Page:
'US envoy says Kabul attacks were not a big deal'

Crocker: Attack on US embassy in Afghan capital - where at least 9 were killed in 4 assaults - needs to be put in perspective, the 'Guardian' reports.

September 14, 2011 19:45
2 minute read.
Afghan policemen fire toward  building

Kabul 311 R. (photo credit: REUTERS/Ahmad Masood)


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The US Ambassador to Afghanistan Ryan Crocker said a 20-hour assault by Taliban insurgents in the Afghani capital needed to be "put into perspective," and were "not a very big deal," the Guardian quoted the US envoy as saying Wednesday.

Crocker said the attack was "harassment," and a "statement of their weakness," adding that Kabul is in the "hands of Afghan security," the Guardian reported.

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An assault by Taliban insurgents on the heart of Kabul's diplomatic and military enclave has ended after 20 hours, when security forces killed the last of six attackers, a spokesman for the Ministry of the Interior said on Wednesday.

"The operation just ended and 6 terrorists were killed by police. Details on casualties will be announced later," spokesman Sediq Sediqqi said on Twitter.

The insurgents had holed up in a multi-storey building still under construction and launched their attack early on Tuesday afternoon, firing rockets towards the US and other embassies and the headquarters of NATO-led foreign forces.

Afghan security forces backed by NATO and Afghan attack helicopters fought Taliban insurgents floor-by-floor in the building in the longest sustained attack on the capital since the US-led invasion a decade ago.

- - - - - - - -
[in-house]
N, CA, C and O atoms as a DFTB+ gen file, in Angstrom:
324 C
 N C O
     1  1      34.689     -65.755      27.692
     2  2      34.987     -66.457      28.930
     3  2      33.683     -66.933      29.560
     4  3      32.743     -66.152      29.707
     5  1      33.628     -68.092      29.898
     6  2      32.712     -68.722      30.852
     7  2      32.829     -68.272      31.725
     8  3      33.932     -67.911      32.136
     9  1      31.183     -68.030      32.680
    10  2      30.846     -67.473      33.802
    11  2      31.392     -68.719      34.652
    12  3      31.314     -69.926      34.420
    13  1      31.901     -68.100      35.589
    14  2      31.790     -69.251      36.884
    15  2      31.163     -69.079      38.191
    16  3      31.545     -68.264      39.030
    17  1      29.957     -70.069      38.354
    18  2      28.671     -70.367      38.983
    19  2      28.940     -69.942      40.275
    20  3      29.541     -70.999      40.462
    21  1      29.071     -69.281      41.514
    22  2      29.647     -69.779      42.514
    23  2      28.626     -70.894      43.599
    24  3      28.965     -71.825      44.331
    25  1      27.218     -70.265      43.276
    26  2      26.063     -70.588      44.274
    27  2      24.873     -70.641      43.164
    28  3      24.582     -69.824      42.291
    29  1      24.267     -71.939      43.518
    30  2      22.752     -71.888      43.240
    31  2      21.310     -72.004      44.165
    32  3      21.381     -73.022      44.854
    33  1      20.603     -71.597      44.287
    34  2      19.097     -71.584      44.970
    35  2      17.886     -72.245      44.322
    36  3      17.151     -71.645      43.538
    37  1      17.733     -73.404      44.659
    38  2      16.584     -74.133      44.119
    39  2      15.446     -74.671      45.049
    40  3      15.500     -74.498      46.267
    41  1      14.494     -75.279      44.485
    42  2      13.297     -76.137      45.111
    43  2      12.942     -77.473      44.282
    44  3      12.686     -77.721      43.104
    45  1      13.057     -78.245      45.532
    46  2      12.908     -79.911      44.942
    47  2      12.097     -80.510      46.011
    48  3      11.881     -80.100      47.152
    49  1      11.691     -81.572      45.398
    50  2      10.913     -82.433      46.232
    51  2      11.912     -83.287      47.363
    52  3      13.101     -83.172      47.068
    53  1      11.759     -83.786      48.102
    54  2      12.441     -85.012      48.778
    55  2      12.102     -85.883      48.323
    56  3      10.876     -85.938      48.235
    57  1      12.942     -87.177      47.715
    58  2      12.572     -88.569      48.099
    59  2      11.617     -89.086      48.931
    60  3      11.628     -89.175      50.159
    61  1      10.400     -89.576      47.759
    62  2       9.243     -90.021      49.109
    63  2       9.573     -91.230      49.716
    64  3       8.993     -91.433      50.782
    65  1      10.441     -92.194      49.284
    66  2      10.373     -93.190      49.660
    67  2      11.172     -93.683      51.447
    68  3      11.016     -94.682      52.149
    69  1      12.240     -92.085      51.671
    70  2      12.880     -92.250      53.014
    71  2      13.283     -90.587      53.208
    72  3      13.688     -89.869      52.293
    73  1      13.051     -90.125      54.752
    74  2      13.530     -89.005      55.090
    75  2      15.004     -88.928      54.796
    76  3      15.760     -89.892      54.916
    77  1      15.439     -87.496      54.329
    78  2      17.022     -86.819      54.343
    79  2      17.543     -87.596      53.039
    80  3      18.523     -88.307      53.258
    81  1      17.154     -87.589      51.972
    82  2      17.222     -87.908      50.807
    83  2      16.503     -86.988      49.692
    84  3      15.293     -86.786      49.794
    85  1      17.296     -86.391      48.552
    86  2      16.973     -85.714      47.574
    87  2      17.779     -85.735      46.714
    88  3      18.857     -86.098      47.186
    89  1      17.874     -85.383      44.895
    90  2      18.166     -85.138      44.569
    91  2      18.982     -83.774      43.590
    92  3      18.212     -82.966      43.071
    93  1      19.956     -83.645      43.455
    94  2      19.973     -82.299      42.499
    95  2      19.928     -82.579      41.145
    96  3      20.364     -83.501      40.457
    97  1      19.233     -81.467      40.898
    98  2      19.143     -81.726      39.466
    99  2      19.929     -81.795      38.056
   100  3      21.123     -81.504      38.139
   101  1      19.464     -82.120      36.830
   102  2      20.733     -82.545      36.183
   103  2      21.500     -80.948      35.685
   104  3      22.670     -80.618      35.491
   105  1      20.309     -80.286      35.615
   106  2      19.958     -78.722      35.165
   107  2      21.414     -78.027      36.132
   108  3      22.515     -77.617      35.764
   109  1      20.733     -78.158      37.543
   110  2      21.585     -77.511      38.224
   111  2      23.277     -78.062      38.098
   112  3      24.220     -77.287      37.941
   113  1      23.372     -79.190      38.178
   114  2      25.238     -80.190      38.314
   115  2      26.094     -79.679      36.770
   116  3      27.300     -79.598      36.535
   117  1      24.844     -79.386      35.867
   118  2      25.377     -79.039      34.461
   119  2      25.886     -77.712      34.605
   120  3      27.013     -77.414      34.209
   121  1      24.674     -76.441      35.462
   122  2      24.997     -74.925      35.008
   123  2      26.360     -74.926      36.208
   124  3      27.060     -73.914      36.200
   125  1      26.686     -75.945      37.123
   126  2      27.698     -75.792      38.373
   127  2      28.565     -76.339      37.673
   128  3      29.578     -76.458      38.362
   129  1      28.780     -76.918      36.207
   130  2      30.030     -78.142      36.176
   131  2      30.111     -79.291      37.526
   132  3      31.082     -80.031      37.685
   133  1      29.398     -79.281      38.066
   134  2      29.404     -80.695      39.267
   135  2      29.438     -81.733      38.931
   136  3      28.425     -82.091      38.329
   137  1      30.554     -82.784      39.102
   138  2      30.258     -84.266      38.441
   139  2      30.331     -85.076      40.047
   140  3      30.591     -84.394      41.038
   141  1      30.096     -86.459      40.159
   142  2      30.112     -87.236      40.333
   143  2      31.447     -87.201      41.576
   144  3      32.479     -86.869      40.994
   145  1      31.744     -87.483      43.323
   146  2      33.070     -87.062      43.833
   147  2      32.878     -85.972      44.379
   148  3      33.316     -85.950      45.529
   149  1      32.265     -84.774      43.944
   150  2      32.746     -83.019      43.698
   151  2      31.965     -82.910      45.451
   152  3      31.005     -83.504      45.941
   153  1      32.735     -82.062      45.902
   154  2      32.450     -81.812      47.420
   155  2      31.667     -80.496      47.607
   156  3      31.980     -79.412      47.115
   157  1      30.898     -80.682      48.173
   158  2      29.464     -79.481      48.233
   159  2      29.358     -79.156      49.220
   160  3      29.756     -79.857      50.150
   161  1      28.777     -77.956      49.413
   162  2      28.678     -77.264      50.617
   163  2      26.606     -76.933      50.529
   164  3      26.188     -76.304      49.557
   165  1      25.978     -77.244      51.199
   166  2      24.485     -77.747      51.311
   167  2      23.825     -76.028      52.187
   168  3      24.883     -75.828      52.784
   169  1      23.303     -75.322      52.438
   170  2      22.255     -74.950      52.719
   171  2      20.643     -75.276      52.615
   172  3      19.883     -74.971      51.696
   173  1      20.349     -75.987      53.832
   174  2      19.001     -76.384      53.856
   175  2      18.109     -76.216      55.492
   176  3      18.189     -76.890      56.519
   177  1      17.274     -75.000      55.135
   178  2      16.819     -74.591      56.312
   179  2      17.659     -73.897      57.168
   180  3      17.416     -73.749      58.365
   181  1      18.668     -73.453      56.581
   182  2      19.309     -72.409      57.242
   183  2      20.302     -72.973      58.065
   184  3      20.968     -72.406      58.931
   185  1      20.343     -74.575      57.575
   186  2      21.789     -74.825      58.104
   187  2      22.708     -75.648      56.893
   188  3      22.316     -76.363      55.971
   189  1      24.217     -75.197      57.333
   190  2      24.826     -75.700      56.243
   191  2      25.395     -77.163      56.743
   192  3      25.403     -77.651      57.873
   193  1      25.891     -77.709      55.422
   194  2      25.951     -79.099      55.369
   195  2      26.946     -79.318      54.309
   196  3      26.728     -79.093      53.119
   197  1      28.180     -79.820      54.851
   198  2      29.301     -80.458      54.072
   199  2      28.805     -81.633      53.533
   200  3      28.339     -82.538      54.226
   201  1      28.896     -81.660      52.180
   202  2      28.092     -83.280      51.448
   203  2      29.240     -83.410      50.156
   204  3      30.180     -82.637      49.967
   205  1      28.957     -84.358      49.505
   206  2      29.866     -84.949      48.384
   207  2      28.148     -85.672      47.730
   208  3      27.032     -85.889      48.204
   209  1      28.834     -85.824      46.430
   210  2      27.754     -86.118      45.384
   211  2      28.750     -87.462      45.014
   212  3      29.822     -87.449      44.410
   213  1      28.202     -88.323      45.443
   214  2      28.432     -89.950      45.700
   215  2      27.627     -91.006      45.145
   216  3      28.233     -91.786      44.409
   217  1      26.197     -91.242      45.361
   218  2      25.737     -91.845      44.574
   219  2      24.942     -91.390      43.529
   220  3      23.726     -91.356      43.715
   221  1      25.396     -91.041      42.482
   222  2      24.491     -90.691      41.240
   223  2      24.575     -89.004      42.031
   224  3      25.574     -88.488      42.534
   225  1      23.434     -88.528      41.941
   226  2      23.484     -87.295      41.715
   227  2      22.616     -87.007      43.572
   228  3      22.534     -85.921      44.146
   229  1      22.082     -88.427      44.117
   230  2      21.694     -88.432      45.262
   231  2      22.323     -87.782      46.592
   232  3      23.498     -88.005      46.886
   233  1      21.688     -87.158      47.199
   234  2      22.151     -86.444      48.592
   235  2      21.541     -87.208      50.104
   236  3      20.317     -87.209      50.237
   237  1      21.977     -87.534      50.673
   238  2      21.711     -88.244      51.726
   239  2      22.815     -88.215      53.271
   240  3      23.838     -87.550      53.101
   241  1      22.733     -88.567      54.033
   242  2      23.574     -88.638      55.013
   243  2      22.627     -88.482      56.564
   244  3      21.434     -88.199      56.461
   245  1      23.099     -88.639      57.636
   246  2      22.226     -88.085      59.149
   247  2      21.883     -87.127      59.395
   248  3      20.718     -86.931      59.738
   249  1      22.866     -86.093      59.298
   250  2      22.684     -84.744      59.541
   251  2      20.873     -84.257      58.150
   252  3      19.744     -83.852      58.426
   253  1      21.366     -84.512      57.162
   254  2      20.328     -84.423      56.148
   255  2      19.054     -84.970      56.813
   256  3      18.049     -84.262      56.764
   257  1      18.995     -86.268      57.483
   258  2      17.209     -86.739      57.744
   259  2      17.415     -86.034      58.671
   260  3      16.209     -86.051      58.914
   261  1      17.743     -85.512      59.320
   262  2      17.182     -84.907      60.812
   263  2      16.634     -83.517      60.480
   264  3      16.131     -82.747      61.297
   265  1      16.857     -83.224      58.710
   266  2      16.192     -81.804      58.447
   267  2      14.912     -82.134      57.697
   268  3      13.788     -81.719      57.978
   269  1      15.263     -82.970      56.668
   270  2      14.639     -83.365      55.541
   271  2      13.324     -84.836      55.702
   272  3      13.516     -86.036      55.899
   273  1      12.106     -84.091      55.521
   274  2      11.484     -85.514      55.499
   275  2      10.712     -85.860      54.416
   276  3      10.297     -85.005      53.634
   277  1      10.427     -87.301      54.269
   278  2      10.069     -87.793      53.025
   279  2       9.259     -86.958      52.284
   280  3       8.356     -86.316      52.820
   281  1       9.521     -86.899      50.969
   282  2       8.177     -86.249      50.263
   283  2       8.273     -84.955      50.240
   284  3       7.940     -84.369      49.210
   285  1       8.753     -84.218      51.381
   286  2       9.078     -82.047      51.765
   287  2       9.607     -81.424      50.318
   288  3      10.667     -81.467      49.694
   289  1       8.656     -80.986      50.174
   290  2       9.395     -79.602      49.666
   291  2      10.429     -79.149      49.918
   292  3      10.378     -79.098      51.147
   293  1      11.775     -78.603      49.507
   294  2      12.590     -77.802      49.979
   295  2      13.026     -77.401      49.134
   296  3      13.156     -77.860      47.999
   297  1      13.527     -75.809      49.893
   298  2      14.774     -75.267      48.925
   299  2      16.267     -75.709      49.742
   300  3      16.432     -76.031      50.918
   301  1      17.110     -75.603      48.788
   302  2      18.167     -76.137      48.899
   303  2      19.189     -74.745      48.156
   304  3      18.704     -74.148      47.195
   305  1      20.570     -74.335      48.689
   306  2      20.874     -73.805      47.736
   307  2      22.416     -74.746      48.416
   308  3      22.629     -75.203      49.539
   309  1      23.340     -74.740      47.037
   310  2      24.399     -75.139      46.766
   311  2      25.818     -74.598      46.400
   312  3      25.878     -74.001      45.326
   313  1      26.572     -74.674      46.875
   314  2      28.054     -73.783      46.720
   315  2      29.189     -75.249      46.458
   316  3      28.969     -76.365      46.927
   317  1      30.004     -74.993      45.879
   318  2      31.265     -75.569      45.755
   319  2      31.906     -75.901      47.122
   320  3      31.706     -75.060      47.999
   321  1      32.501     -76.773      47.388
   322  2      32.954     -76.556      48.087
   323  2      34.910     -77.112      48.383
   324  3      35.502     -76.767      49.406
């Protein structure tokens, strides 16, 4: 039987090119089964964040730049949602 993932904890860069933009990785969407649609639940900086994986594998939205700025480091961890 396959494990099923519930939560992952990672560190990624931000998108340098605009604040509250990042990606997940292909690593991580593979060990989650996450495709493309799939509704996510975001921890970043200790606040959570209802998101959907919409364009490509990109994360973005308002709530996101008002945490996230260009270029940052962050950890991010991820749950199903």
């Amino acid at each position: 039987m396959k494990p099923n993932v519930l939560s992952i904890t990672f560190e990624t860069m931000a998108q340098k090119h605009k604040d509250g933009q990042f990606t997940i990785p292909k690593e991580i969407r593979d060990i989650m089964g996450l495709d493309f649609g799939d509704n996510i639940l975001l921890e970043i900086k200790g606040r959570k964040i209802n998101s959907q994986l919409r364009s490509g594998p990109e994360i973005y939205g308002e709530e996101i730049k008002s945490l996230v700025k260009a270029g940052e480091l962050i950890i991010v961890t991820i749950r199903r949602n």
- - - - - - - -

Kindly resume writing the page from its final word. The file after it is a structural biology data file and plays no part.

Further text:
One or two fighters held out overnight in the high-rise building, site of the most spectacular of four coordinated attacks across the city. Suicide bombers had targeted police buildings in other parts of the city.

At least nine people were killed and 23 wounded in four attacks.

A squad of insurgents were armed with rocket-propelled grenade launchers, AK-47 assault rifles and suicide bomb vests, a Taliban spokesman said, but the amount of time they held off foreign and Afghan troops prompted speculation they had weapons and ammunition hidden in the building before the attack.

Gunfire continued throughout the night, with residents of nearby buildings staying indoors with their lights off, as children panicked and helicopters flew low overhead.

"It would go silent for 30 to 35 minutes and then there were explosions and the sound of heavy machine guns," he said.

Explosions were interspersed with gunfire all afternoon on Tuesday and several rockets landed in the upmarket Wazir Akbar Khan district, near the British embassy and other embassies. One hit a school bus but it appeared to have been empty at the time.

"There was almost certainly either a break-down in security among the Afghans with responsibility for Kabul or an intelligence failure," said Andrew Exum, fellow at the Center for a New American Security.

On the day the attack started, a US Senate panel approved a $1.6 billion cut in projected US funding for Afghan security forces, part of a significant reduction in outlays for training and equipping Afghan army and police expected in the coming years.

The US and British embassies and the NATO-led coalition said all their employees were safe.

The assault was the second big attack in the city in less than a month after suicide bombers targeted the British Council headquarters in mid-August, killing nine people.

In late June, insurgents launched an assault on a hotel in the capital frequented by Westerners, killing at least 10. But Tuesday's attack was even more ambitious.

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